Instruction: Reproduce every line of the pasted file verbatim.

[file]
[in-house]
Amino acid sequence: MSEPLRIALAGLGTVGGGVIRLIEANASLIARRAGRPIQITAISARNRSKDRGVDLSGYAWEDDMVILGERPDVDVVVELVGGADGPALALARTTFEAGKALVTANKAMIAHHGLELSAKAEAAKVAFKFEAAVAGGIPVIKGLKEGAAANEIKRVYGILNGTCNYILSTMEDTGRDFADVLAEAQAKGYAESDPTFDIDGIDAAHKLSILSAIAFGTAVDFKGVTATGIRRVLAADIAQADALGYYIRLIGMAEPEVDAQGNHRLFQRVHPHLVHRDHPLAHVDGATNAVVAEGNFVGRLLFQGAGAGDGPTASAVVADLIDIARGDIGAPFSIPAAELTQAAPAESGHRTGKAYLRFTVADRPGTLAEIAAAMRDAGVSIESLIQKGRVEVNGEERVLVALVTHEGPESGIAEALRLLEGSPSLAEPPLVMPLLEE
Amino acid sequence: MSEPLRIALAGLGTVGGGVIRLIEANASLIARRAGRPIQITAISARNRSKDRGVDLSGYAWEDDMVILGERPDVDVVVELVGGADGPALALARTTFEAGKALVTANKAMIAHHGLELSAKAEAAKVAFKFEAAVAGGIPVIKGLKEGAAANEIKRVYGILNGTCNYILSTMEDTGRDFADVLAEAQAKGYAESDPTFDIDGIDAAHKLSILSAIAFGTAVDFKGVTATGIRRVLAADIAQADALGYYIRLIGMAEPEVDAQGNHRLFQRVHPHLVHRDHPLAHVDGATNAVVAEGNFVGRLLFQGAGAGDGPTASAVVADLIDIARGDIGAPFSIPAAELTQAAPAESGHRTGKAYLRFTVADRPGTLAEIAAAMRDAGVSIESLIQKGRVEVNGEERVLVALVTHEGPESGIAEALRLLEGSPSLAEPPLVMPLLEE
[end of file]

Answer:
[in-house]
Amino acid sequence: MSEPLRIALAGLGTVGGGVIRLIEANASLIARRAGRPIQITAISARNRSKDRGVDLSGYAWEDDMVILGERPDVDVVVELVGGADGPALALARTTFEAGKALVTANKAMIAHHGLELSAKAEAAKVAFKFEAAVAGGIPVIKGLKEGAAANEIKRVYGILNGTCNYILSTMEDTGRDFADVLAEAQAKGYAESDPTFDIDGIDAAHKLSILSAIAFGTAVDFKGVTATGIRRVLAADIAQADALGYYIRLIGMAEPEVDAQGNHRLFQRVHPHLVHRDHPLAHVDGATNAVVAEGNFVGRLLFQGAGAGDGPTASAVVADLIDIARGDIGAPFSIPAAELTQAAPAESGHRTGKAYLRFTVADRPGTLAEIAAAMRDAGVSIESLIQKGRVEVNGEERVLVALVTHEGPESGIAEALRLLEGSPSLAEPPLVMPLLEE
Amino acid sequence: MSEPLRIALAGLGTVGGGVIRLIEANASLIARRAGRPIQITAISARNRSKDRGVDLSGYAWEDDMVILGERPDVDVVVELVGGADGPALALARTTFEAGKALVTANKAMIAHHGLELSAKAEAAKVAFKFEAAVAGGIPVIKGLKEGAAANEIKRVYGILNGTCNYILSTMEDTGRDFADVLAEAQAKGYAESDPTFDIDGIDAAHKLSILSAIAFGTAVDFKGVTATGIRRVLAADIAQADALGYYIRLIGMAEPEVDAQGNHRLFQRVHPHLVHRDHPLAHVDGATNAVVAEGNFVGRLLFQGAGAGDGPTASAVVADLIDIARGDIGAPFSIPAAELTQAAPAESGHRTGKAYLRFTVADRPGTLAEIAAAMRDAGVSIESLIQKGRVEVNGEERVLVALVTHEGPESGIAEALRLLEGSPSLAEPPLVMPLLEE